When the president says it, does that mean it’s printable?


Lester Holt opened the “NBC Nightly News” on Thursday with a parental warning: “This may not be appropriate for some of our younger viewers.”

His counterpart at “ABC World News Tonight,” David Muir, described President Donald Trump “using a profanity we won’t repeat.”

And Jim Acosta, CNN’s chief White House correspondent, stammered as he delivered a report from Washington. “I noticed, Wolf, you hesitated to use that word,” he told the network’s anchor, Wolf Blitzer. “I hesitate to use it myself.”

Media outlets Thursday took the unusual step of allowing the word “shithole” to be used in print and on air, after a report that Trump had used the term to describe African nations and Haiti during a White House meeting with lawmakers on immigration.

The unexpurgated expletive appeared, in capital letters, on the graphics known as chyrons that dominate the lower portion of the screen on CNN and MSNBC. (Fox News spelled the word with asterisks.) It showed up on smartphone push alerts sent by the Washington Post, which broke the story, and the Associated Press.

Acosta, on CNN, the first network to broadcast the term without asterisks, said the word several times on-air, even as Blitzer opted for the more chaste “S-hole.”

MORE: Sen. Durbin: Trump ‘said things which were hate-filled, vile and racist’

MORE: Countries, UN respond to Trump’s vulgar comments

MORE: 5 other times President Trump’s remarks sparked controversy over race

It is exceedingly rare for the country’s biggest news organizations to publish a quote that includes an expletive; usually, they employ a censored or blanked-out version. On Thursday’s network evening newscasts, NBC News was the only organization that quoted Trump in full. Anchors at ABC and CBS used the word “blank” instead.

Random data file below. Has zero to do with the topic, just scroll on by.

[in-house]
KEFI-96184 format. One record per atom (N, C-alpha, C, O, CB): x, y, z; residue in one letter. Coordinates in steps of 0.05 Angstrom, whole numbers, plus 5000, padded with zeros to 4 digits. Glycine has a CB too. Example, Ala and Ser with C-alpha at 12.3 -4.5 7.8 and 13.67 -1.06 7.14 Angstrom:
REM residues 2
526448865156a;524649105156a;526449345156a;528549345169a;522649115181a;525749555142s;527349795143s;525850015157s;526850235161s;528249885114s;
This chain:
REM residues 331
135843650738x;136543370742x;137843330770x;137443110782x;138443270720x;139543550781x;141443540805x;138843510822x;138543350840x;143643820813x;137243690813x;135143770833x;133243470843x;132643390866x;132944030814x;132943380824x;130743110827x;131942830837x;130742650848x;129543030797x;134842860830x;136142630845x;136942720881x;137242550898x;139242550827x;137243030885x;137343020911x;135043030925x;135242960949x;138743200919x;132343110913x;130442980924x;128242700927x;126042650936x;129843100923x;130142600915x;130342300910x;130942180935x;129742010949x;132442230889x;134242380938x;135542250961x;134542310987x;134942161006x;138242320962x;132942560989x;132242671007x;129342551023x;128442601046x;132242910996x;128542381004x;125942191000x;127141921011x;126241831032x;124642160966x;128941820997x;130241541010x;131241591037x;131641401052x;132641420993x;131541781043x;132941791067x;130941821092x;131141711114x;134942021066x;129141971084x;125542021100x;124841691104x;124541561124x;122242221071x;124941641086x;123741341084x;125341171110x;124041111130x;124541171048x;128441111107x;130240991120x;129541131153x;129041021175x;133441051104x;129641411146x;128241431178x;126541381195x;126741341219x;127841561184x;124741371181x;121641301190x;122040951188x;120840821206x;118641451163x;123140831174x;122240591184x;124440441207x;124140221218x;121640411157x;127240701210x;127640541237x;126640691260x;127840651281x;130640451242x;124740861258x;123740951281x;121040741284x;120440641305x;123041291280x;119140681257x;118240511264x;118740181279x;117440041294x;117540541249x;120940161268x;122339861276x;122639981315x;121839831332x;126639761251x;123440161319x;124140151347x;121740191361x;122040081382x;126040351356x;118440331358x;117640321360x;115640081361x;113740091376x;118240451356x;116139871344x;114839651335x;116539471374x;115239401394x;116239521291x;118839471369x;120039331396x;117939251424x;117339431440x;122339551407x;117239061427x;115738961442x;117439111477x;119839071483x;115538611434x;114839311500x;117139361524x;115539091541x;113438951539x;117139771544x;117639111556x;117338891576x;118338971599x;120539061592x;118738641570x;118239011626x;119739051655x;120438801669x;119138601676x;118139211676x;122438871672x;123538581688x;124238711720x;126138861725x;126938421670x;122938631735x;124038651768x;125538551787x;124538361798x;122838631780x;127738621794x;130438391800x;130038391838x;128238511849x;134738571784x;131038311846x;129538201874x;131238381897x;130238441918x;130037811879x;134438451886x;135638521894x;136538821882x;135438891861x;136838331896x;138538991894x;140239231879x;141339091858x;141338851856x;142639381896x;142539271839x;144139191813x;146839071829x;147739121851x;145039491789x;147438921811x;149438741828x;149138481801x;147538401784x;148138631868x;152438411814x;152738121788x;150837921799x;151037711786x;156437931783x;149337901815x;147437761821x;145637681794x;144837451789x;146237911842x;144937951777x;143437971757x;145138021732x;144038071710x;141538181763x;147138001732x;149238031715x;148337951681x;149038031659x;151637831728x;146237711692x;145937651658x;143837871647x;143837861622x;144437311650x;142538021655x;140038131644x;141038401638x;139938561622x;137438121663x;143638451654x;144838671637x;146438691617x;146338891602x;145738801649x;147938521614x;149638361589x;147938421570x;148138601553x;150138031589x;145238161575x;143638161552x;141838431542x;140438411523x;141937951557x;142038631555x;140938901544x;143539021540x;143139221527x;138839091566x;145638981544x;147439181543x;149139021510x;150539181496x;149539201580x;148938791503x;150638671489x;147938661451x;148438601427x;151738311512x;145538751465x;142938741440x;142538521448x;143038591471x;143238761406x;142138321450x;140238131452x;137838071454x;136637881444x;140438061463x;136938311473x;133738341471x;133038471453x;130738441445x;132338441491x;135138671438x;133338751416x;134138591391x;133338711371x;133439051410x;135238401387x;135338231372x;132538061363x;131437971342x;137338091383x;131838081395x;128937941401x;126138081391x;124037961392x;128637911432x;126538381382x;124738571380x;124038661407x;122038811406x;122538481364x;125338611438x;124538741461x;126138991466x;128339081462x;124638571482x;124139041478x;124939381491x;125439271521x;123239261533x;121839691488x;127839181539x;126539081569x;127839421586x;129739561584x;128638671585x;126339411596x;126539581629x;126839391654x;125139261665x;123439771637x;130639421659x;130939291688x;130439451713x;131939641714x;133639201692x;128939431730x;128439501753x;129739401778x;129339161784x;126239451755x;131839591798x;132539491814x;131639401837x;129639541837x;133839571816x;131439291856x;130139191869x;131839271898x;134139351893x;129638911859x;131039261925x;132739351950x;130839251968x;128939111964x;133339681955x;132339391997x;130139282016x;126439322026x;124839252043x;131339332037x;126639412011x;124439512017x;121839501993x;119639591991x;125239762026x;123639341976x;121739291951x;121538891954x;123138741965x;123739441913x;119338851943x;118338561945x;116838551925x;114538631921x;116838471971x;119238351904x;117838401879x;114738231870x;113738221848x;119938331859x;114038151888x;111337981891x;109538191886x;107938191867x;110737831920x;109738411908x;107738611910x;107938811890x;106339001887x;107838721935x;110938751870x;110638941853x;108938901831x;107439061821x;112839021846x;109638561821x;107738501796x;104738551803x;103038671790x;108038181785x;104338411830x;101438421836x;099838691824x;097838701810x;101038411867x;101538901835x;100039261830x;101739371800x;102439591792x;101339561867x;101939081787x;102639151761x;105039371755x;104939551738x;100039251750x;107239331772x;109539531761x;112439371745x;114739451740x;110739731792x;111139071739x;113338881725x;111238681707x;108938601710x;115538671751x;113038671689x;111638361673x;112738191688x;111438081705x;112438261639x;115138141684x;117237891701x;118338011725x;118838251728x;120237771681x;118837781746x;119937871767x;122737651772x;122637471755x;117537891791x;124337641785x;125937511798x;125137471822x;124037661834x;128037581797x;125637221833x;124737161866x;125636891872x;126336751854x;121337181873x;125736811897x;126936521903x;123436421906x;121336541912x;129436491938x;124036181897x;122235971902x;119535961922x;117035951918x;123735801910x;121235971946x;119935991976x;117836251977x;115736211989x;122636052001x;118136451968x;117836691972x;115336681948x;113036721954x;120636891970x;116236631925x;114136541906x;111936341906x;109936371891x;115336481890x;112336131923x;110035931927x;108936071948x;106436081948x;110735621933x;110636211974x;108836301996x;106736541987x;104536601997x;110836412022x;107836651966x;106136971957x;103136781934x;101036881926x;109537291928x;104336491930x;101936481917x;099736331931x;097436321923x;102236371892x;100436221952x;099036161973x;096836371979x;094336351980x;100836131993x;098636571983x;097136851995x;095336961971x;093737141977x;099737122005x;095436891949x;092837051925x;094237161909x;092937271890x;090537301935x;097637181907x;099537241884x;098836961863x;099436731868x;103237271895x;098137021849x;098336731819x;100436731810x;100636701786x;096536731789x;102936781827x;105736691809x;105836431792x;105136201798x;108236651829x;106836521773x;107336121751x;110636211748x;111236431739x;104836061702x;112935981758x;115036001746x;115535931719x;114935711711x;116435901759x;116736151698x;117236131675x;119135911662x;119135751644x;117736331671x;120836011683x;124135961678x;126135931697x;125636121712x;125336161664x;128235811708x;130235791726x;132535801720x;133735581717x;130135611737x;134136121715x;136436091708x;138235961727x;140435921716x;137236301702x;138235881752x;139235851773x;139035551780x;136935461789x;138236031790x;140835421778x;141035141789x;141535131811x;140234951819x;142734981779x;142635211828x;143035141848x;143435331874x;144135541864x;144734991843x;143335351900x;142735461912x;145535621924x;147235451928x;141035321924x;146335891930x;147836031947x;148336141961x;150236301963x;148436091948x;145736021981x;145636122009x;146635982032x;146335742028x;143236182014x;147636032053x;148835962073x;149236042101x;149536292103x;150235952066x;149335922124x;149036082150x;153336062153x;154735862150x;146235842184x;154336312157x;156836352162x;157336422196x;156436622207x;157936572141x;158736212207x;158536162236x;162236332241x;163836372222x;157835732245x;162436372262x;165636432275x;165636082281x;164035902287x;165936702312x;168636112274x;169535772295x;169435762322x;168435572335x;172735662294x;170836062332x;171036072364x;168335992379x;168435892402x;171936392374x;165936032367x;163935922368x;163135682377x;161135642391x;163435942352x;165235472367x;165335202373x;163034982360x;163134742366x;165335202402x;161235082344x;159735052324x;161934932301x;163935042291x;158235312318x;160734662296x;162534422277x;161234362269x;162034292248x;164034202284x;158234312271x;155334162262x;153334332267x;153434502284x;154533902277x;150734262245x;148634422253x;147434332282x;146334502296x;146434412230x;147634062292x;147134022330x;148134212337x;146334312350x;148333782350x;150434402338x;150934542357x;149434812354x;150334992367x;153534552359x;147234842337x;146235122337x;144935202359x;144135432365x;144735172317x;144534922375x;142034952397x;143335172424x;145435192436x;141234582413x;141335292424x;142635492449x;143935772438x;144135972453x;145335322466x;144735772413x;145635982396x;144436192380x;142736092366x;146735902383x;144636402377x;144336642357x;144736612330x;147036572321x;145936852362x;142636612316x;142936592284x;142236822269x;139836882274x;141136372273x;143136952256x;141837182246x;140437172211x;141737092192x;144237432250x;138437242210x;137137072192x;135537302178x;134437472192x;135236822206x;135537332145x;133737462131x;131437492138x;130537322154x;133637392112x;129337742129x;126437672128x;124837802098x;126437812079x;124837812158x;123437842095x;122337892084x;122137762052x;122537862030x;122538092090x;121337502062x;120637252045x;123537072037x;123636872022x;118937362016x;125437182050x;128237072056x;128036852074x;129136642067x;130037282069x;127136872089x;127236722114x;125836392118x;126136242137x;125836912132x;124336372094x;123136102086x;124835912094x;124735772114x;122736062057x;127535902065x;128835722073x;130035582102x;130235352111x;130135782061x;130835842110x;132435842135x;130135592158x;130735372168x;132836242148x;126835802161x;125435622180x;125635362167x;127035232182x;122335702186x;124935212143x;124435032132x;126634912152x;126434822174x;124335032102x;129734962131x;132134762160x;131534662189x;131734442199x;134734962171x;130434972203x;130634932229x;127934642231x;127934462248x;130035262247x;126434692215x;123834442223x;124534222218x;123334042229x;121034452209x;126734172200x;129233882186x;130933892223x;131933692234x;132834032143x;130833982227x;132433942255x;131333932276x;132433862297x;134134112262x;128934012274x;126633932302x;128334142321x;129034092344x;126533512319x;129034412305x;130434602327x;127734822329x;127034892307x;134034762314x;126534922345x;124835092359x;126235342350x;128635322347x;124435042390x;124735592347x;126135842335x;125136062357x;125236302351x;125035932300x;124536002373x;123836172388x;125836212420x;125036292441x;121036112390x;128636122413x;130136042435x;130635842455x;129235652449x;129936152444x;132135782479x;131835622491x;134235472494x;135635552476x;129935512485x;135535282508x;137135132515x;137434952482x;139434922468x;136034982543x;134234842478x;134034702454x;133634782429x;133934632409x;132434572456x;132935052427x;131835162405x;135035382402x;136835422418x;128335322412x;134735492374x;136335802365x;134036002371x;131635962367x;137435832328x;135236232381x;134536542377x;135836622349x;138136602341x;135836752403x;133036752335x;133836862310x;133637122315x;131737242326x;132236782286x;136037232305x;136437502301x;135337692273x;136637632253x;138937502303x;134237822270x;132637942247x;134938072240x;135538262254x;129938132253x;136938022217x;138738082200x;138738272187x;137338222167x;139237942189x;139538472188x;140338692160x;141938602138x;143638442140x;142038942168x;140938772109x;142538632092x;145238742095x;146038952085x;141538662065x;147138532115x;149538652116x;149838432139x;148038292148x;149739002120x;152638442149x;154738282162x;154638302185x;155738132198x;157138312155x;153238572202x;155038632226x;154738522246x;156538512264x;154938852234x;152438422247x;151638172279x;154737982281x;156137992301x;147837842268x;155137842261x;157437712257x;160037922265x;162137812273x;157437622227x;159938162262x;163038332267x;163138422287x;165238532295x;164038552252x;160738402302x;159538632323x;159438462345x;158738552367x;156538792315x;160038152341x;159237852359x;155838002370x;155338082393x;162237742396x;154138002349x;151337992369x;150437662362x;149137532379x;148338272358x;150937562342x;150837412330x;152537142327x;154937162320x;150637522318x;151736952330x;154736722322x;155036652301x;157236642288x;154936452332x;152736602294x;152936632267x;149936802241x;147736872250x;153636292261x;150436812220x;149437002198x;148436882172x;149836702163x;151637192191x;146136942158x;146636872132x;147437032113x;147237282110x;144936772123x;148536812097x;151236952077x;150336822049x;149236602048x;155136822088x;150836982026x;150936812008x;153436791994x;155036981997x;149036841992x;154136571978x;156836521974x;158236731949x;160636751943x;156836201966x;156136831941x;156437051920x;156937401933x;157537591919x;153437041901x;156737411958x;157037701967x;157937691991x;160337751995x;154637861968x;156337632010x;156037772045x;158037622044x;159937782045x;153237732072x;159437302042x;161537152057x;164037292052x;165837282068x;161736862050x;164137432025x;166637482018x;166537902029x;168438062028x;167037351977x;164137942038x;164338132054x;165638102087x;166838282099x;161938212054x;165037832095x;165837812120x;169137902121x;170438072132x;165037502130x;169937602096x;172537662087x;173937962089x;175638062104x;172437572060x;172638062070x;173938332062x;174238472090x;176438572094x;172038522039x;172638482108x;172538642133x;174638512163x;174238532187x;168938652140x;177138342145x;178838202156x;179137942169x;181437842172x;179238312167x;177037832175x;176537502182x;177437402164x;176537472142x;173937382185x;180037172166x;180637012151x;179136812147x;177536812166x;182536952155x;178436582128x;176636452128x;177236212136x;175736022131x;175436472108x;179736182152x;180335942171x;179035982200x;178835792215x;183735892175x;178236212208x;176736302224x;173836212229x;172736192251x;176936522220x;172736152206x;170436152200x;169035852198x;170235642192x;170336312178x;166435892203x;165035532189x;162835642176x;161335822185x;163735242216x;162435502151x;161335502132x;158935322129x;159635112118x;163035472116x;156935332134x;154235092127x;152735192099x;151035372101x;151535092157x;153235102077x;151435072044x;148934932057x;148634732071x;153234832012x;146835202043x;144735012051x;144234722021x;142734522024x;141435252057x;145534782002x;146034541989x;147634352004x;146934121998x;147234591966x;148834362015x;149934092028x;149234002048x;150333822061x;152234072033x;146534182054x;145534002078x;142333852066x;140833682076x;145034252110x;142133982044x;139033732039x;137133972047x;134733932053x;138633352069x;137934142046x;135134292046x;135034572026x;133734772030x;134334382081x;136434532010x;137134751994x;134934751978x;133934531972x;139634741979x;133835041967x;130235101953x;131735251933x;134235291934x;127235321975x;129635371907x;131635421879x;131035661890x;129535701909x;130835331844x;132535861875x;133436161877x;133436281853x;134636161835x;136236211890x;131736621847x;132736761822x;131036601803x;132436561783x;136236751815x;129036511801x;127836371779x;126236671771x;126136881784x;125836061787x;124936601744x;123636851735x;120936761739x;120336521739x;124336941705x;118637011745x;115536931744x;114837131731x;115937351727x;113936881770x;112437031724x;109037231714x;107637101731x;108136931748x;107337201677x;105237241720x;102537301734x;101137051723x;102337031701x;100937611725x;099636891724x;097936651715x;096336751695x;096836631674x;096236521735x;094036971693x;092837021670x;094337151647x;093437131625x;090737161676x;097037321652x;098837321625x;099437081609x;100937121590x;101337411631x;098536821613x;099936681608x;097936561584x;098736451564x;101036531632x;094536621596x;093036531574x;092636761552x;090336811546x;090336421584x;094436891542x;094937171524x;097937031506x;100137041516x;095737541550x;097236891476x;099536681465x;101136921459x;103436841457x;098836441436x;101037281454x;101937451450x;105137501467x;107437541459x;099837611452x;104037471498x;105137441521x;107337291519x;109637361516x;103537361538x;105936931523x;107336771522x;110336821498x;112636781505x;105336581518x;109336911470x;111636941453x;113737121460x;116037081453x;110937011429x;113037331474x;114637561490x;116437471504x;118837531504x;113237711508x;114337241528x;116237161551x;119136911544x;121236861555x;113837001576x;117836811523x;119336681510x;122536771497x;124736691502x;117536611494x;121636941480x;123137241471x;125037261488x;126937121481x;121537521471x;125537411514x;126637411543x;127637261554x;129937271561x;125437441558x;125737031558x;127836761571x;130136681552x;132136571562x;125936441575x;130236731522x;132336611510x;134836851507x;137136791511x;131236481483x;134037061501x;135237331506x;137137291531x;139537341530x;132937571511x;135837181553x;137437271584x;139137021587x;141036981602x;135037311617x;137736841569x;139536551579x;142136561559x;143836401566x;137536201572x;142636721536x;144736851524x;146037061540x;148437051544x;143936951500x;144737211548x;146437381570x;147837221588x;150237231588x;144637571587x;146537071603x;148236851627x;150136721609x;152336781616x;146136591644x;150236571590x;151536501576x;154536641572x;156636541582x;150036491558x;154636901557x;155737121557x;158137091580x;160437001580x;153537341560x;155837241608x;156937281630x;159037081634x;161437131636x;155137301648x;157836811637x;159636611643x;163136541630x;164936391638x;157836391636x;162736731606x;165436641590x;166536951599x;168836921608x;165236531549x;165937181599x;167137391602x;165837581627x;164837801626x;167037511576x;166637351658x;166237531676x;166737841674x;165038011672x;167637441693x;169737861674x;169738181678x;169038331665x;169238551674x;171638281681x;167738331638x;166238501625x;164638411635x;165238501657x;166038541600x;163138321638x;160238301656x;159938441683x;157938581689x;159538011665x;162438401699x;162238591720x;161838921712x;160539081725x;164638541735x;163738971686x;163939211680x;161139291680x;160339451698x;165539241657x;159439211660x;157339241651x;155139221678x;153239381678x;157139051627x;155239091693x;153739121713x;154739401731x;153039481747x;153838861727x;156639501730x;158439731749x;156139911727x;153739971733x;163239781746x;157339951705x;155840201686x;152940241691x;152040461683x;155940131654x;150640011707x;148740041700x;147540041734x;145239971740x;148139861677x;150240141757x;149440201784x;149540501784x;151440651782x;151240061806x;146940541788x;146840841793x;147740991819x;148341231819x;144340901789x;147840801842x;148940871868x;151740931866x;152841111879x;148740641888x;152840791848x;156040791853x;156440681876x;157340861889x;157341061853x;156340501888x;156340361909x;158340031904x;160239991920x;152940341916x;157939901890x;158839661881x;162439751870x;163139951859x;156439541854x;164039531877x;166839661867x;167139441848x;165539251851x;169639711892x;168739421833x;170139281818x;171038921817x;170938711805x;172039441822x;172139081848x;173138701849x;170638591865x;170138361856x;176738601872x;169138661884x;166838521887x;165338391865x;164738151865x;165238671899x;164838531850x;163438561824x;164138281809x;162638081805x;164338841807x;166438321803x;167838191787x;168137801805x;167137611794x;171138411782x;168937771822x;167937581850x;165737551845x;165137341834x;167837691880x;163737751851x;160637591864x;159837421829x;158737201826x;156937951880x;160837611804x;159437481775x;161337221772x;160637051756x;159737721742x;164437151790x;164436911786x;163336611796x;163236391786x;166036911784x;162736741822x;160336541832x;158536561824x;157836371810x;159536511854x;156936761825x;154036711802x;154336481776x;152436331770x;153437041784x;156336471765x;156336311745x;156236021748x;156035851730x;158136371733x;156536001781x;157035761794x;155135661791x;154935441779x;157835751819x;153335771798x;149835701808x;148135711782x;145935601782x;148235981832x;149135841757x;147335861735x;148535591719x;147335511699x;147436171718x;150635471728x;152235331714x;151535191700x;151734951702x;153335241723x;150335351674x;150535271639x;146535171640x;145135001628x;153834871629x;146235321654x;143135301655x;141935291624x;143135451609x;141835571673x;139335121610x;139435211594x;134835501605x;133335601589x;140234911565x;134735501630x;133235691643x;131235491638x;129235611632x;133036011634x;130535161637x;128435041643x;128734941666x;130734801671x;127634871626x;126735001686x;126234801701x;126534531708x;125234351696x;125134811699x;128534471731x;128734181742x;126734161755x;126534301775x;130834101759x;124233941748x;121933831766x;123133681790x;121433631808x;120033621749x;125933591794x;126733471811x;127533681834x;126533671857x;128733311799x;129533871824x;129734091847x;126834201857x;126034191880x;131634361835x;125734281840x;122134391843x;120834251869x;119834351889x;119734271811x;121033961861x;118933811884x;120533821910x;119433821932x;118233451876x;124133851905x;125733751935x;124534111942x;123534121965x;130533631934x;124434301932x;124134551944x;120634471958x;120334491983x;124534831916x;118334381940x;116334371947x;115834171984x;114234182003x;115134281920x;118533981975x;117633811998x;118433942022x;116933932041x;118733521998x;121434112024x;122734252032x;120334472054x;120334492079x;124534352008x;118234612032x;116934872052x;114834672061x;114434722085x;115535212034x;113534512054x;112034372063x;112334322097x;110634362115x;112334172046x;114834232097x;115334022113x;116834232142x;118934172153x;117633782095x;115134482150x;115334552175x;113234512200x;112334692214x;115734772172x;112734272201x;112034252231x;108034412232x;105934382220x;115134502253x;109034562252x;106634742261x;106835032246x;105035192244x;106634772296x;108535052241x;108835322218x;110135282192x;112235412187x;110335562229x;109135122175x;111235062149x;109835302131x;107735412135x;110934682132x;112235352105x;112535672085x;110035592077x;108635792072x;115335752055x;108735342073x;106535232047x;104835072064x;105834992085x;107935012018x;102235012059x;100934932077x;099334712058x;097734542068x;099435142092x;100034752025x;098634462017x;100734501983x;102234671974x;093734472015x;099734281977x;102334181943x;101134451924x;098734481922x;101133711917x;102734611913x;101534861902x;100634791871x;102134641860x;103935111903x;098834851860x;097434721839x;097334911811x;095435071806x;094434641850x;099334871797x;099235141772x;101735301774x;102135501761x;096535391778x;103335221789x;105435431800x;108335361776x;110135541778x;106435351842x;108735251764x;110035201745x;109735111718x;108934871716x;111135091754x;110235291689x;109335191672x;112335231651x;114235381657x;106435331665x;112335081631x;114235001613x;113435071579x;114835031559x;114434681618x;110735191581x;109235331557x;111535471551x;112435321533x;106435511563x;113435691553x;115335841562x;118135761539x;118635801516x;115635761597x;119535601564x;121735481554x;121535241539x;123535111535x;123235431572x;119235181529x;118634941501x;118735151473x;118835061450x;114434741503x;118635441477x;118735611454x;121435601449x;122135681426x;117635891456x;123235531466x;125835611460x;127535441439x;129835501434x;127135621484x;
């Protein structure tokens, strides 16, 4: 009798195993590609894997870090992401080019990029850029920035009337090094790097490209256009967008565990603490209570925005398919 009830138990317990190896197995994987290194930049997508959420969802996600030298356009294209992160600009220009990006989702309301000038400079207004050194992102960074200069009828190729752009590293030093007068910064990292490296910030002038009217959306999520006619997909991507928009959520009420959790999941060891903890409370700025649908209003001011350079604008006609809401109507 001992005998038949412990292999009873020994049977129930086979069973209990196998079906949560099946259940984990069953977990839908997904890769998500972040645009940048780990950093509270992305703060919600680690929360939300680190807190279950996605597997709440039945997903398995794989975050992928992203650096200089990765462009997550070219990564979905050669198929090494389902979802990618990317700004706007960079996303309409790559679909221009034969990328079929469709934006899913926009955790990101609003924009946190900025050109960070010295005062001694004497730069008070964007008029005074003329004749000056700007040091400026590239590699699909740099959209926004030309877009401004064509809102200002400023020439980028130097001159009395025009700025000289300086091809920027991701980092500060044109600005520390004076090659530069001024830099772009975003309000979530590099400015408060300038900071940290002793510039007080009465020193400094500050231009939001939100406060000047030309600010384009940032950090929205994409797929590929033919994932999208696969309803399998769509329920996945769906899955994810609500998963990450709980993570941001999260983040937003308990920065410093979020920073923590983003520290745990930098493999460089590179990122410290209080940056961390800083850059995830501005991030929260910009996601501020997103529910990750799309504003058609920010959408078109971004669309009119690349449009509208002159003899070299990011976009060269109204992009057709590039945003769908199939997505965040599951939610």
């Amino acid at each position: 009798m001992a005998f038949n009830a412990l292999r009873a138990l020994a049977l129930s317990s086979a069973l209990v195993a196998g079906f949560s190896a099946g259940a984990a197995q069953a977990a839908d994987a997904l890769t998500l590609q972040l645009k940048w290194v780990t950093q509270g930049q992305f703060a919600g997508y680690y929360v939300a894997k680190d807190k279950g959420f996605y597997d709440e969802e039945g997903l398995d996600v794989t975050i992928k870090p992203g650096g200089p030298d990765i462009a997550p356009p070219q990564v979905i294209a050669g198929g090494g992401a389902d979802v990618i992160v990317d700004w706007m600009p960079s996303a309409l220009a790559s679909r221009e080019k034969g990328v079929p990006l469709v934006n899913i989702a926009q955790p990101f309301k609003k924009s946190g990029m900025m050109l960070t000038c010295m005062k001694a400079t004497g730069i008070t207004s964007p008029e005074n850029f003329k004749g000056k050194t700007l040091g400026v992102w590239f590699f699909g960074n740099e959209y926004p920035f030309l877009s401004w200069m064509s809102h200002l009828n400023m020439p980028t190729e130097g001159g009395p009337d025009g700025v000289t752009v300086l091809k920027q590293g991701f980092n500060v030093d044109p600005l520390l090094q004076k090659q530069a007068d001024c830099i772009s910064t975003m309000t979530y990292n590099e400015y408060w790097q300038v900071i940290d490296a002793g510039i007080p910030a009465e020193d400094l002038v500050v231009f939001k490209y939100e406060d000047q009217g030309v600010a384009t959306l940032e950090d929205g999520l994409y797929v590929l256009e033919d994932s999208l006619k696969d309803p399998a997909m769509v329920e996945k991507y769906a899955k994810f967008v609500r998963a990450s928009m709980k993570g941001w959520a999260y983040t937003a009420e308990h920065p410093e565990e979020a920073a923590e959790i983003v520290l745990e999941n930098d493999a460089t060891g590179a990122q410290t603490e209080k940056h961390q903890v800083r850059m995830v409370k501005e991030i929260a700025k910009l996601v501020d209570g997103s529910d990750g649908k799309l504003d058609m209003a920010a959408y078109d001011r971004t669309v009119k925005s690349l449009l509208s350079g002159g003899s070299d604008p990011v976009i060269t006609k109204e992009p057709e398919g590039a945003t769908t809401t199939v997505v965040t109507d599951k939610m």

But several media executives said Thursday that the news value of Trump’s remarks, which the White House did not dispute, was undeniable.

“It would be futile to mask the word when the language itself, in reference to Haiti and African countries, was so extraordinary,” the AP’s vice president for standards, John Daniszewski, said.

Phil Corbett, the associate managing editor for standards at the New York Times, said in an email: “It seemed pretty clear to all of us that we should quote the language directly, not paraphrase it. We wanted to be sure readers would fully understand what the story was about.”

The Times, unlike some papers, omitted the obscenity from its headline and push alert, using the term “vulgar language” instead. “We are still inclined to be somewhat restrained — for instance, by avoiding the actual vulgarities in headlines,” Corbett said.

But Trump’s remarks — and the speed with which they have entered the public domain — are a new test for media outlets, especially when the comments appear to reveal privately held beliefs of the commander-in-chief. In this case, Trump’s comment, in the context of a discussion on immigration, was widely seen as evidence of prejudice.

“Times and levels of White House discourse, and what the public will tolerate, have flipped,” Frank Sesno, a former CNN Washington bureau chief, said Thursday.

He added, “Right along with the rest of our culture.”


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